Taxonomically there are three choices; 1: to join Michelia and Yulania species in a common genus, not being Magnolia (for which the name Michelia has priority); 2: to raise subgenus Yulania to generic rank, leaving Michelia names and subgenus Magnolia names untouched; or 3: to join Michelia with genus Magnolia into genus Magnolia s.l. (a big genus).
Several studies, including studies on many species in the family Magnoliaceae, were carried out to investigate relationships.[13][14][15] What these studies all revealed was that genus Michelia and Magnolia subgenus Yulania were far more closely allied to each other than either one of them was to Magnolia subgenus Magnolia.
For example, Flora of China offers two choices: a large Magnolia which includes about 300 species, everything in the Magnoliaceae except Liriodendron (tulip tree), or 16 different genera, some of them recently split out or re-recognized, each of which contains up to 50 species.[17] The western co-author favors the big Magnolia genus, whereas the Chinese co-authors recognize the different small genera.
He was at least responsible for the taxonomic part of Johann Jacob Dillenius’s Hortus Elthamensis[4] and of Mark Catesby’s Natural History of Carolina, Florida and the Bahama Islands.[5] These were the first works after Plumier’s Genera that used the name Magnolia, this time for some species of flowering trees from temperate North America.
In 1703 Charles Plumier (1646–1704) described a flowering tree from the island of Martinique in his Genera.[3] He gave the species, known locally as "talauma", the genus name Magnolia, after Pierre Magnol.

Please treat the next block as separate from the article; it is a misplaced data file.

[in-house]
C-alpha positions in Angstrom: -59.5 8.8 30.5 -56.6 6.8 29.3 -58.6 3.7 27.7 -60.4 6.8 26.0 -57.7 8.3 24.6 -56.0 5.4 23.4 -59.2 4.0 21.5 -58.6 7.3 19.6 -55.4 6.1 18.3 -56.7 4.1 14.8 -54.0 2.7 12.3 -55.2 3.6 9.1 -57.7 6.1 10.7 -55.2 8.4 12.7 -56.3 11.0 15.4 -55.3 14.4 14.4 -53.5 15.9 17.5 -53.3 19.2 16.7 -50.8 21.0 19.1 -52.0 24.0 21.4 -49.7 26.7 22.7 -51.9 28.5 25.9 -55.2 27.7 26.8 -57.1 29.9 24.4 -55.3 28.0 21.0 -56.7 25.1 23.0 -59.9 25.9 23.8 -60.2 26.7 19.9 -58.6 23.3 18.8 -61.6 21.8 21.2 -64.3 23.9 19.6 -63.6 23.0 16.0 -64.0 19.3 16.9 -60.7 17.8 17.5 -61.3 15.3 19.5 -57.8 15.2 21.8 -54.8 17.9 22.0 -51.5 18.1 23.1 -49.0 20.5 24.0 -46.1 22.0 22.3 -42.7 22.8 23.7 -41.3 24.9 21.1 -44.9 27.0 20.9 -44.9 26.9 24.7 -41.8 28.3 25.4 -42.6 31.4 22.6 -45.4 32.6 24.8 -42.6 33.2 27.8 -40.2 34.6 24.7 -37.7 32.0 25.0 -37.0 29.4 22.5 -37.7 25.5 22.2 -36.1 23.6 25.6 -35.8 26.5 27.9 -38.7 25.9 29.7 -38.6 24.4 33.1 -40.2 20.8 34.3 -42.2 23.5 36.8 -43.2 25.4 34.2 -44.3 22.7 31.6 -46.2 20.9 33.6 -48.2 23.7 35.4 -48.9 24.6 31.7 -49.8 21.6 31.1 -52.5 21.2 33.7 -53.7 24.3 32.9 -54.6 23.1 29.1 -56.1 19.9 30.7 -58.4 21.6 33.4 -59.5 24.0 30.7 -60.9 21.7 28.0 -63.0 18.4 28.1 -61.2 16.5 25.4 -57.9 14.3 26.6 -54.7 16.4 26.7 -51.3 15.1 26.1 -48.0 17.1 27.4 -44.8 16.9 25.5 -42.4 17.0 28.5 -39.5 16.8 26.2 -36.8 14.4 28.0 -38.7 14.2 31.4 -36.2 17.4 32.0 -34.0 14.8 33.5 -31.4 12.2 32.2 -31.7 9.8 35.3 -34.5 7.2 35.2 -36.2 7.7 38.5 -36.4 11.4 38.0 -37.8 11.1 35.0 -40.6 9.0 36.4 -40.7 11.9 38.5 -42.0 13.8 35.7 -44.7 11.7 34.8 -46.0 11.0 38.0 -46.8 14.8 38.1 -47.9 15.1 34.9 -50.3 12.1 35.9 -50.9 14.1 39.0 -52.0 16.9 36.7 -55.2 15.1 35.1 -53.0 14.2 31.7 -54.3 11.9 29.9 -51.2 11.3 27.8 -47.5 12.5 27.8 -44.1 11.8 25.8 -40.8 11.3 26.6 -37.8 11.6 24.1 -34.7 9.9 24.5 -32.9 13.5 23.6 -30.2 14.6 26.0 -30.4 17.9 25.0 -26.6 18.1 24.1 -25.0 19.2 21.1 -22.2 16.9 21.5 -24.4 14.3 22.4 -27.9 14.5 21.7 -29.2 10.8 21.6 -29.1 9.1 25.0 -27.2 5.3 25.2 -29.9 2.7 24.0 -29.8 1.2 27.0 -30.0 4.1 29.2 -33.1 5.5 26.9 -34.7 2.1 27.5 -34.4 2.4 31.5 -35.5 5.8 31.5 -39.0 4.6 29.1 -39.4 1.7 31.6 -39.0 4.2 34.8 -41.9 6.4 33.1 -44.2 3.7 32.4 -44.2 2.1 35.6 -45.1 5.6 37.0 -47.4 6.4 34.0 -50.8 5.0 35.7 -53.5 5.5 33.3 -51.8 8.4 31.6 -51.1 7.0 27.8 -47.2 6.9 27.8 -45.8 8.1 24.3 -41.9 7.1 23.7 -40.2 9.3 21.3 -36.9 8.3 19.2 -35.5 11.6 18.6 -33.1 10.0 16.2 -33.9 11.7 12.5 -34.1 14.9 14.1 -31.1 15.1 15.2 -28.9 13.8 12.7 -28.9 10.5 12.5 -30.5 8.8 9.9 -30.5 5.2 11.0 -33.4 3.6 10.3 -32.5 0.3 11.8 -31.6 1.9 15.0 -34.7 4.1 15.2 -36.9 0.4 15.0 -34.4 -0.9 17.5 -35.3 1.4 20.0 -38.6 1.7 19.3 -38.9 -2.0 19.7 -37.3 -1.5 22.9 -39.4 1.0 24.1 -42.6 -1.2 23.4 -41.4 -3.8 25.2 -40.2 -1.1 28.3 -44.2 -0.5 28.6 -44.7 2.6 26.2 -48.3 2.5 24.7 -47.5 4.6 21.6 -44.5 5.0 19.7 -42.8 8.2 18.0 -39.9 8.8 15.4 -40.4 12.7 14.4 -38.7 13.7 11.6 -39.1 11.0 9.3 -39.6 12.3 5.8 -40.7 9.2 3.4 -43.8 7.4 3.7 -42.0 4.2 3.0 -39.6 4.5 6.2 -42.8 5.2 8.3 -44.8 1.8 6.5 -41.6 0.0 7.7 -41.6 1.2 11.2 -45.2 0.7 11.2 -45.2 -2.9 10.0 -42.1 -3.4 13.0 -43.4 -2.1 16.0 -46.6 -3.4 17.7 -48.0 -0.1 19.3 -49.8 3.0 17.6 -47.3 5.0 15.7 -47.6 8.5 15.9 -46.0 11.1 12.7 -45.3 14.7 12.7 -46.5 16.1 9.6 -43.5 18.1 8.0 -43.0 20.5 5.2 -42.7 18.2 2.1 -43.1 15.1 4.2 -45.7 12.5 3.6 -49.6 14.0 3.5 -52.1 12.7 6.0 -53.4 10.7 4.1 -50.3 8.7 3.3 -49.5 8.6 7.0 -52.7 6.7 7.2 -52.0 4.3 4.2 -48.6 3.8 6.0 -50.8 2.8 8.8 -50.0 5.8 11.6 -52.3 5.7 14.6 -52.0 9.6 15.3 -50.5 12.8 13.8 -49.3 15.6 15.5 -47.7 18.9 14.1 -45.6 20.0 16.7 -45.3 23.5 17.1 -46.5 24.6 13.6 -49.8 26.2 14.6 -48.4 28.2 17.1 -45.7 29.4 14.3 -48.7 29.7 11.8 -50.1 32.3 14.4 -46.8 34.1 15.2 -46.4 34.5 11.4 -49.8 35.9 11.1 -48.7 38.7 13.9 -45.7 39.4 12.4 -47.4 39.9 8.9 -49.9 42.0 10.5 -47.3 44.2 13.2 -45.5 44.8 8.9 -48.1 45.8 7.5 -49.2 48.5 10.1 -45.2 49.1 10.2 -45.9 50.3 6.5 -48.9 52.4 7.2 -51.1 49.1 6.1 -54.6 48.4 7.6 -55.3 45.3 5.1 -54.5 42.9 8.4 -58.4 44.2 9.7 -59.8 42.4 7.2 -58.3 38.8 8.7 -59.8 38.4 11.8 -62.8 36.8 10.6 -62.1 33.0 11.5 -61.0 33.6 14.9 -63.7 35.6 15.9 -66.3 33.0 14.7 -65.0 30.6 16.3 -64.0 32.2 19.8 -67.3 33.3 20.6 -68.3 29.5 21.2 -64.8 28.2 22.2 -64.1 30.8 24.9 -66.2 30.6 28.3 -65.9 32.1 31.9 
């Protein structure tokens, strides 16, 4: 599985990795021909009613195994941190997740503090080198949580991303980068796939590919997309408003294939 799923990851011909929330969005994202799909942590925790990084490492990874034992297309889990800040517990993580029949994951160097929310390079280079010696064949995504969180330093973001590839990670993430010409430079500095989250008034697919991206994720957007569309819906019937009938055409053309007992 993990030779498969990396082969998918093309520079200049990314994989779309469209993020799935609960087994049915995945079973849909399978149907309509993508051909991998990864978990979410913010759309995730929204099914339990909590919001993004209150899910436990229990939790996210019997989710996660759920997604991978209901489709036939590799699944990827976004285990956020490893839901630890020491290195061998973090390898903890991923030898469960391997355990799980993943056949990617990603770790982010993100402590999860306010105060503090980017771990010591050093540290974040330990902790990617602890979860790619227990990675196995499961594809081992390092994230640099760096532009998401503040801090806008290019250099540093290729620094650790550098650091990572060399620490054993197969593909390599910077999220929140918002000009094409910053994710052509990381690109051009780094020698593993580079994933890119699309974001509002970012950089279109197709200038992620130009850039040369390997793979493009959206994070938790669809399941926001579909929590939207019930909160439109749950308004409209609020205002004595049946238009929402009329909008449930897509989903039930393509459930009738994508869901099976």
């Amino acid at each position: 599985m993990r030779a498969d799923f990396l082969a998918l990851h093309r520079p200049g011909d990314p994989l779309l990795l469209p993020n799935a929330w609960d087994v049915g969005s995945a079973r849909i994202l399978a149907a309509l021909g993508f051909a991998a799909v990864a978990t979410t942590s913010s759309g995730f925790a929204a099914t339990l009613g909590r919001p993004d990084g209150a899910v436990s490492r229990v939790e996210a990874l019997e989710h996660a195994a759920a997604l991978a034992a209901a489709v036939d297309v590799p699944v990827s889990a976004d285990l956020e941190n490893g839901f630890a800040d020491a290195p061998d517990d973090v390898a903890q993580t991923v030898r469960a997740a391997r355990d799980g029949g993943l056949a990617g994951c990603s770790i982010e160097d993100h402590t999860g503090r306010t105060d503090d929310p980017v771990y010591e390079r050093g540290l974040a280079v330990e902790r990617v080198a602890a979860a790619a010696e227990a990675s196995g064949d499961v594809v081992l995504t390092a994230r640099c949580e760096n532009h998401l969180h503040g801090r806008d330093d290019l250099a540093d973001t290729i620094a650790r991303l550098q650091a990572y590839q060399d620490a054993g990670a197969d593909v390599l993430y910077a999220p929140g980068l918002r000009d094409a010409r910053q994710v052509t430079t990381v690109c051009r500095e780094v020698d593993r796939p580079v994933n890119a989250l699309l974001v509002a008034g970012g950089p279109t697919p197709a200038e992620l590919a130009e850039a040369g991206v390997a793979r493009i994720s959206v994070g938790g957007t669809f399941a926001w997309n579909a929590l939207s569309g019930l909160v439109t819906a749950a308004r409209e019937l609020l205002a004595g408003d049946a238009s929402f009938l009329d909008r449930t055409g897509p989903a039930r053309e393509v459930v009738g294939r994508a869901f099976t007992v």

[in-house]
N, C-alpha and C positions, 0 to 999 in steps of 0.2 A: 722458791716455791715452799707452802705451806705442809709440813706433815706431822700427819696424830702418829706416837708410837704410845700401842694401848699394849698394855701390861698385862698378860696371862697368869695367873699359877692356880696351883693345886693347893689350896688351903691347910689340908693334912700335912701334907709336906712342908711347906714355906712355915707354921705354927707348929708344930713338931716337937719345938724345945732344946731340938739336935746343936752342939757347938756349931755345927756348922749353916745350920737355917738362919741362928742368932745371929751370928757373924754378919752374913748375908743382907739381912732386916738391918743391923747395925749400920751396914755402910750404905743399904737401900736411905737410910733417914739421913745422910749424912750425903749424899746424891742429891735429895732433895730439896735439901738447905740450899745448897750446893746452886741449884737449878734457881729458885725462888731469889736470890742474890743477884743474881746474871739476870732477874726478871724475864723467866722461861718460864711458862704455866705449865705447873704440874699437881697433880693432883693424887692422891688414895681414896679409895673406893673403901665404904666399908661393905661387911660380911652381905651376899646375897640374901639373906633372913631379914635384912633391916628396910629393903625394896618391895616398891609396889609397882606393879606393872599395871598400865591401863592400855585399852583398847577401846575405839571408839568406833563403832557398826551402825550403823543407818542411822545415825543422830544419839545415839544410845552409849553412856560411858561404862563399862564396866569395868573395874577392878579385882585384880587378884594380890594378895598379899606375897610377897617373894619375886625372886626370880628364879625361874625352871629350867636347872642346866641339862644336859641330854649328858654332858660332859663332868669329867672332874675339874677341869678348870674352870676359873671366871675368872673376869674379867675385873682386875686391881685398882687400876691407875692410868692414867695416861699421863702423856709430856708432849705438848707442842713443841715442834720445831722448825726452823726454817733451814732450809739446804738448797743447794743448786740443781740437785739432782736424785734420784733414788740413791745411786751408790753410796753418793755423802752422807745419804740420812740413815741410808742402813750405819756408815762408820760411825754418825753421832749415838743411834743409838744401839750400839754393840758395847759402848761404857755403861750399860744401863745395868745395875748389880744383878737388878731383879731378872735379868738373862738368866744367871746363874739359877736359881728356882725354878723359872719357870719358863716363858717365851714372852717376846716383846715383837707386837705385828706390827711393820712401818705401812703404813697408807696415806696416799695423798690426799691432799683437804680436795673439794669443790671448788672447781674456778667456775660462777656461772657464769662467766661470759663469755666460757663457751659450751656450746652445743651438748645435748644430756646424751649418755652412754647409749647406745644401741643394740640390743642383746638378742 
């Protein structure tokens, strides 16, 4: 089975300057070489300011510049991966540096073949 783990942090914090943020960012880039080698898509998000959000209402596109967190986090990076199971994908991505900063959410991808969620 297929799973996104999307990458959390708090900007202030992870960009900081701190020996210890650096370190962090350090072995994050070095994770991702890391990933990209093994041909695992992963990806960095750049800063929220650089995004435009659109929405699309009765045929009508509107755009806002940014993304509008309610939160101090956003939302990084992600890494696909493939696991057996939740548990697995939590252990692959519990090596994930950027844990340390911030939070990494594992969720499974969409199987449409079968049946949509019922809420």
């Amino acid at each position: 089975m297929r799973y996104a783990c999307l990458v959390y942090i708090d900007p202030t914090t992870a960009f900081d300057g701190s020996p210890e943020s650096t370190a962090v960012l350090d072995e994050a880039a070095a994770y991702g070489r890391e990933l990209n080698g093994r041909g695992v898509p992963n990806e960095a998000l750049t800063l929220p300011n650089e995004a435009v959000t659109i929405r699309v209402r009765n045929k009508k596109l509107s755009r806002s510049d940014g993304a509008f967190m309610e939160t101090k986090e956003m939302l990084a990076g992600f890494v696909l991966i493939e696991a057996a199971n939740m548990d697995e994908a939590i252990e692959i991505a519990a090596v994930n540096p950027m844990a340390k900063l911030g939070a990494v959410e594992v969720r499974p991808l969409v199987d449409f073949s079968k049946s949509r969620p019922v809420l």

Magnolia sumatrae (Dandy) Figlar & Noot.
Magnolia subgenus Magnolia can not be renamed because it contains Magnolia virginiana, the type species of the genus and of the family.
Magnolia elliptilimba (B.L.Chen & Noot.) Figlar .
Magnolia is a large genus of about 210[1] flowering plant species in the subfamily Magnolioideae of the family Magnoliaceae.
As nomenclature is supposed to reflect relationships, the situation with the species names in Michelia and Magnolia subgenus Yulania was undesirable.
In 1934, the English botanist J.E. Dandy argued that these names had priority over the names by which both species had been known for over a century and hence from then on Magnolia denudata had to be named Magnolia heptapeta, Magnolia liliiflora should be changed into Magnolia quinquepeta.
Recent molecular and morphological research shows that former genera Talauma, Dugandiodendron, Manglietia, Michelia, Elmerrillia, Kmeria, Parakmeria, Pachylarnax (and a small number of monospecific genera) all belong within the same genus, Magnolia s.l. (s.l. = sensu lato: ‘in a broad sense’, as opposed to s.s. = sensu stricto: ‘in a narrow sense’).
Magnolia lanuginosa (Wall.) Figlar & Noot.
Magnolia dolichogyna (Dandy ex Noot.) Figlar & Noot.
Magnolia sabahensis (Dandy ex Noot.) Figlar & Noot.
Magnolia scortechinii (King) Figlar & Noot.
Magnolia odora (Chun) Figlar & Noot.
Magnolia montana (Blume) Figlar & Noot.
Magnolia calophylloides Figlar & Noot.
Magnolia lanuginosoides Figlar & Noot.
This nearly comprehensive species list has been adapted from the one used by the Magnolia Society.[18] It does not represent the last word on the subclassification of the genus Magnolia (see above), as a clear consensus has not yet been reached.
Both subgenus Magnolia and subgenus Yulania include species of major horticultural importance, and a change of name would be very undesirable for many people, especially in the horticultural branch.
Figlar, R.B. (2000), Proleptic branch initiation in Michelia and Magnolia subgenus Yulania provides basis for combinations in subfamily Magnolioideae.